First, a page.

Appeal from the Circuit Court of the Ninth Judicial Circuit,
Knox County; the Hon. KEITH F. SCOTT, Judge, presiding. Affirmed.
This is an appeal by the City of Galesburg and its mayor, Robert P. Cabeen, as Local Liquor Control Commissioner, from an order of the Circuit Court of Knox County, affirming an order of the Illinois State Liquor Control Commission requiring said mayor to renew the retail liquor license of the defendant, Pete Spilios.
The defendant, Spilios, has owned and operated the DeLuxe Cafe in Galesburg since 1917, and has held a retail liquor license for this business since the repeal of prohibition. The licensing period for the City of Galesburg is from May 1 of each year to the following April 30. On April 25, 1963, Spilios filed application for renewal of his liquor license and tendered the necessary fee. On May 8, 1963, the mayor returned the defendant's check with a letter which stated: "You are hereby notified that I have determined that you do not qualify for a liquor license in the City of Galesburg, and your application for [a license] is hereby denied."
The mayor, in denying this application for renewal of a liquor license, was acting pursuant to ch 43, § 120 of Ill Rev Stats which directs that no liquor license shall be issued to a person who is not of good character and reputation in the community. No hearing was held before the Local Liquor Control Commissioner on this issue.
Spilios appealed this determination to the State Liquor Control Commission, which after a de novo hearing, pursuant to ch 43, § 153, Ill Rev Stats, on October 24, 1963, reversed the ruling of the mayor and directed that he renew the defendant's license. This ruling was then appealed by the mayor to the Circuit Court of Knox County, which affirmed the order of the State Commission.
The legislature has defined the scope of review by the State Commission on appeals from an order of the Local Commissioner, and in doing so, has set varying standards for appeals from municipalities of different populations. Ch 43, § 153, Ill Rev Stats provides as follows:
1. On appeals from an order of the Local Commissioner in municipalities under 100,000, the issue shall be tried de novo by the State Commission.
2. On appeals from an order of the Local Commissioner in municipalities of 100,000 or more, but less than 500,000, there shall be no trial de novo by the State Commission, but the appeal shall be limited to a review of the record of proceedings before the Local Commissioner.
3. On appeals from an order of the Local Commissioner in municipalities of 500,000 or more, if the appeal is from an order revoking or suspending a license, the review is limited to a review of the record of proceedings before the Local Commissioner, but if the appeal is from an order granting or refusing licenses, then the matter of the propriety of such order shall be tried de novo by the License Appeal Commission.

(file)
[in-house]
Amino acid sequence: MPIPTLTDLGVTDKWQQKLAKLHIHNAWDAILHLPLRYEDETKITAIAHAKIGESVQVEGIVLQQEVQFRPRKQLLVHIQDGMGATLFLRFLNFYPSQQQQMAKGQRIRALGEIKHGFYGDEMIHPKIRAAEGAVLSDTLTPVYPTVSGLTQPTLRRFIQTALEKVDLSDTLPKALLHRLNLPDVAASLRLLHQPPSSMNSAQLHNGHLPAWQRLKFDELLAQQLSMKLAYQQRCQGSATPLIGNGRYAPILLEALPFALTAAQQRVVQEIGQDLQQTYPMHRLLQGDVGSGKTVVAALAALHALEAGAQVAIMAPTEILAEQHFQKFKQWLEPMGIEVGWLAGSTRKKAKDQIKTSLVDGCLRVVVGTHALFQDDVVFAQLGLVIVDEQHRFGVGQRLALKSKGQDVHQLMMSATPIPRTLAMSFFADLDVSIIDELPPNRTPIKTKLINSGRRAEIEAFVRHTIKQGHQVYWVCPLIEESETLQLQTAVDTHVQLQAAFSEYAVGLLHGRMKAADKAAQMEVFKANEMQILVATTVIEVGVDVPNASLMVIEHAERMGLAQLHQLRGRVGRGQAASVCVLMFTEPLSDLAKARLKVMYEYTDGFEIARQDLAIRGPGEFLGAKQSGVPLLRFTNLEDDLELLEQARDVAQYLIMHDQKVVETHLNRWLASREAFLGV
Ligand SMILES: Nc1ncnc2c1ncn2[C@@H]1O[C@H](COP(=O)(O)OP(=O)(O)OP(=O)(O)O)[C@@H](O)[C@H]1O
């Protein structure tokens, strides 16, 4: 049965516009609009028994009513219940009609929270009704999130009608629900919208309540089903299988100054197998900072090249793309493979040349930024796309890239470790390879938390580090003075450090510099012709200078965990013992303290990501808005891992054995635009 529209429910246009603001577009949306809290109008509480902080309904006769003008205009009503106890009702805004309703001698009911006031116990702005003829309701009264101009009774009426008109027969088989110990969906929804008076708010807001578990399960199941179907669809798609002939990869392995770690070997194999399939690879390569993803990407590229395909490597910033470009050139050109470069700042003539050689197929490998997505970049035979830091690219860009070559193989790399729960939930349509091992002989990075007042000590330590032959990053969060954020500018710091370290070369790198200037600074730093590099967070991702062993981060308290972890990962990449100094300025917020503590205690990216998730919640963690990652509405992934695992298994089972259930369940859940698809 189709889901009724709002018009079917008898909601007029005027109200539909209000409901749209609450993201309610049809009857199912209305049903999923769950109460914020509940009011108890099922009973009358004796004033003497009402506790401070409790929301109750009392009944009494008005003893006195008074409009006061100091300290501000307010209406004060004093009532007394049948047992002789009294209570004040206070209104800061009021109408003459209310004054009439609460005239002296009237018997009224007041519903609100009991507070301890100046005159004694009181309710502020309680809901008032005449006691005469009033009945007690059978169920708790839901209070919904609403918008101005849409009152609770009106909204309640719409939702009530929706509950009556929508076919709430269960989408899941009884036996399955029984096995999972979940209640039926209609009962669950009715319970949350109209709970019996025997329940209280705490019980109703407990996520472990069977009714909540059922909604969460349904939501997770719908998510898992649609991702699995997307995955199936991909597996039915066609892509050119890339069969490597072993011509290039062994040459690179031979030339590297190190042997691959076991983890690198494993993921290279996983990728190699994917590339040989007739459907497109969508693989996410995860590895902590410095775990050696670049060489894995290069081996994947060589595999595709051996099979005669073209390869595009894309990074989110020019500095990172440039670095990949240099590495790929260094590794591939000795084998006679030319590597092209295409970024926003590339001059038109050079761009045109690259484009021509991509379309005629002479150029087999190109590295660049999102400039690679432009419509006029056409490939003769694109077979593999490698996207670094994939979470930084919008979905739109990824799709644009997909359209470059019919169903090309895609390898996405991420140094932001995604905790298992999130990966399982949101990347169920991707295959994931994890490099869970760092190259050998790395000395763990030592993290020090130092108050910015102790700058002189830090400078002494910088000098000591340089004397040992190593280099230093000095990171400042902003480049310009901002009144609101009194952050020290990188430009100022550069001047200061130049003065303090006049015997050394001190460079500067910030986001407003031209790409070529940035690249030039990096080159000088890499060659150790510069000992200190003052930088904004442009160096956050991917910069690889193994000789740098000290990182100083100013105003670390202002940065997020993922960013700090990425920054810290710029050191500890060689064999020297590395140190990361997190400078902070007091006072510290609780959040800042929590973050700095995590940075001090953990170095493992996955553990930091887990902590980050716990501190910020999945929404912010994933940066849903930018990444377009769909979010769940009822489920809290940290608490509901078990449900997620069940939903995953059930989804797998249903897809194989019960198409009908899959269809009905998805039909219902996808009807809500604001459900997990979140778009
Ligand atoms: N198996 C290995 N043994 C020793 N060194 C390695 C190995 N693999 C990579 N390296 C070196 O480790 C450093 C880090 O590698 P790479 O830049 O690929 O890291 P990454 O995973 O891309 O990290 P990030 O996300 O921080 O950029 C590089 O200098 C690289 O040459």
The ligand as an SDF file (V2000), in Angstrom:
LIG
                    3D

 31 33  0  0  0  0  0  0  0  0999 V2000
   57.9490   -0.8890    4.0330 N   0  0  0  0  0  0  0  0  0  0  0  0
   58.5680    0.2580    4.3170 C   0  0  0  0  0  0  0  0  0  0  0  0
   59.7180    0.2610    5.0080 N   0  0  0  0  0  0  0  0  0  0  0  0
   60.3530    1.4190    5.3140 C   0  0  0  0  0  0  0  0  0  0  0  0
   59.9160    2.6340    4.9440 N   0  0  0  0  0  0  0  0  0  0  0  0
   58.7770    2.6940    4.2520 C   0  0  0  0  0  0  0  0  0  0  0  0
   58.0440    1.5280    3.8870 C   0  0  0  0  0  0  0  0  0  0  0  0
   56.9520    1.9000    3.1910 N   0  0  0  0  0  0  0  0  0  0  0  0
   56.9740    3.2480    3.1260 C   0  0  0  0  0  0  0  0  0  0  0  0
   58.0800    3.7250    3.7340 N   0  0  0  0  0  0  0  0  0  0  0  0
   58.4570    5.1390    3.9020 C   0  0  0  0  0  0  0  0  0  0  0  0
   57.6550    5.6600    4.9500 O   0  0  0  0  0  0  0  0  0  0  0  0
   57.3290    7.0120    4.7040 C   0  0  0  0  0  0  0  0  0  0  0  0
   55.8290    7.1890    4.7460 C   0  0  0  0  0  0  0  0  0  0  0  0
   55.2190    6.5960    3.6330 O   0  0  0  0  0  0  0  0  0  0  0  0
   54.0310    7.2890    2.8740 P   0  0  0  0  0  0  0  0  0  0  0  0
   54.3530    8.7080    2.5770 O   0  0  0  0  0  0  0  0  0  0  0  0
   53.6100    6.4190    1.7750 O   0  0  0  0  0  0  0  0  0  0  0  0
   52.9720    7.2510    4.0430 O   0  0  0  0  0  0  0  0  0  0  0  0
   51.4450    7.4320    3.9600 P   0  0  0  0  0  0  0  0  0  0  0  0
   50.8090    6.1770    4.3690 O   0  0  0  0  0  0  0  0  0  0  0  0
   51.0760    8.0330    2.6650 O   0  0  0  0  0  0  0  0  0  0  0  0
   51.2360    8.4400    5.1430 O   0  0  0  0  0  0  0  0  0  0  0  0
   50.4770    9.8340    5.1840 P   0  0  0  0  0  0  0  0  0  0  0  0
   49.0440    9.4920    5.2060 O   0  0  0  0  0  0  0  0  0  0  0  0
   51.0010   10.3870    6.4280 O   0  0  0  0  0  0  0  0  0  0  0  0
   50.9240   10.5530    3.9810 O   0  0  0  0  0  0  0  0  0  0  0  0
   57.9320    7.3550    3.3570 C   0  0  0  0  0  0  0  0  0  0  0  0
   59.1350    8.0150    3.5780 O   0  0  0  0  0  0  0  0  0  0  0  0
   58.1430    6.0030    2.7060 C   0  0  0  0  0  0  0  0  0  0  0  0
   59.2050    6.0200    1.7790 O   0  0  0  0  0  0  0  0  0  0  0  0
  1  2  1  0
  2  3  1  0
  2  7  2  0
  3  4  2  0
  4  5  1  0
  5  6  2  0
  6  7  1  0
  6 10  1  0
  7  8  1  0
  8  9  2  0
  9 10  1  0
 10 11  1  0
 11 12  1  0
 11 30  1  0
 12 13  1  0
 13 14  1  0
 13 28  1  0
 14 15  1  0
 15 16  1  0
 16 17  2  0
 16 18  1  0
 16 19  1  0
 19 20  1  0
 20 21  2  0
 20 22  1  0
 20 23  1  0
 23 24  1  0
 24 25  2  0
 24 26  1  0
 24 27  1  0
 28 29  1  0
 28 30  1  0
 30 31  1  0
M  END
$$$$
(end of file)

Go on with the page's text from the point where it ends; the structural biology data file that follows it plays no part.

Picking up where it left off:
In Binder v. Illinois Liquor Control Commission, 45 Ill. App.2d 354, 195 N.E.2d 450, the Appellate Court had opportunity to interpret the meaning of the statute (§ 153) requiring a trial de novo of appeals to the State Commission from the Local Commission. The court stated in this case, at p 360, that, ". . . [I]t is the legislature's express intent that the State Commission, on appeal, shall conduct a full trial de novo, with a view to deciding whether the license in question has been properly revoked or suspended, and shall enter an order in conformity with such findings."
It is clear, then, that the hearing in this case before the State Liquor Control Commission upon defendant's appeal was to be conducted as a trial de novo. The record in this case indicates that a full, fair and complete trial de novo was held before the State Liquor Control Commission, at which trial all parties hereto had the opportunity, and in fact did, present evidence to the State Commission. After hearing this evidence, the State Commission entered its order directing the mayor to renew the retail liquor license of the defendant. This decision was then brought before the Circuit Court by reason of the Administrative Review Act. The scope of judicial review in the Circuit Court was correctly limited to a consideration of the record to determine if the findings and orders of the State Commission were against the manifest weight of the evidence. The court will not reweigh the evidence or make its own determination of the facts. Logan v. Civil Service Commission, 3 Ill.2d 81, 119 N.E.2d 754.
It would serve no purpose here to summarize the evidence adduced at the hearing before the State Commission. We have thoroughly reviewed the record on appeal, and although there is some conflicting evidence, we cannot say that the findings of the State Commission are contrary to the manifest weight of the evidence. Consequently, the order of the State Commission is affirmed.
ALLOY, P.J. and STOUDER, J., ...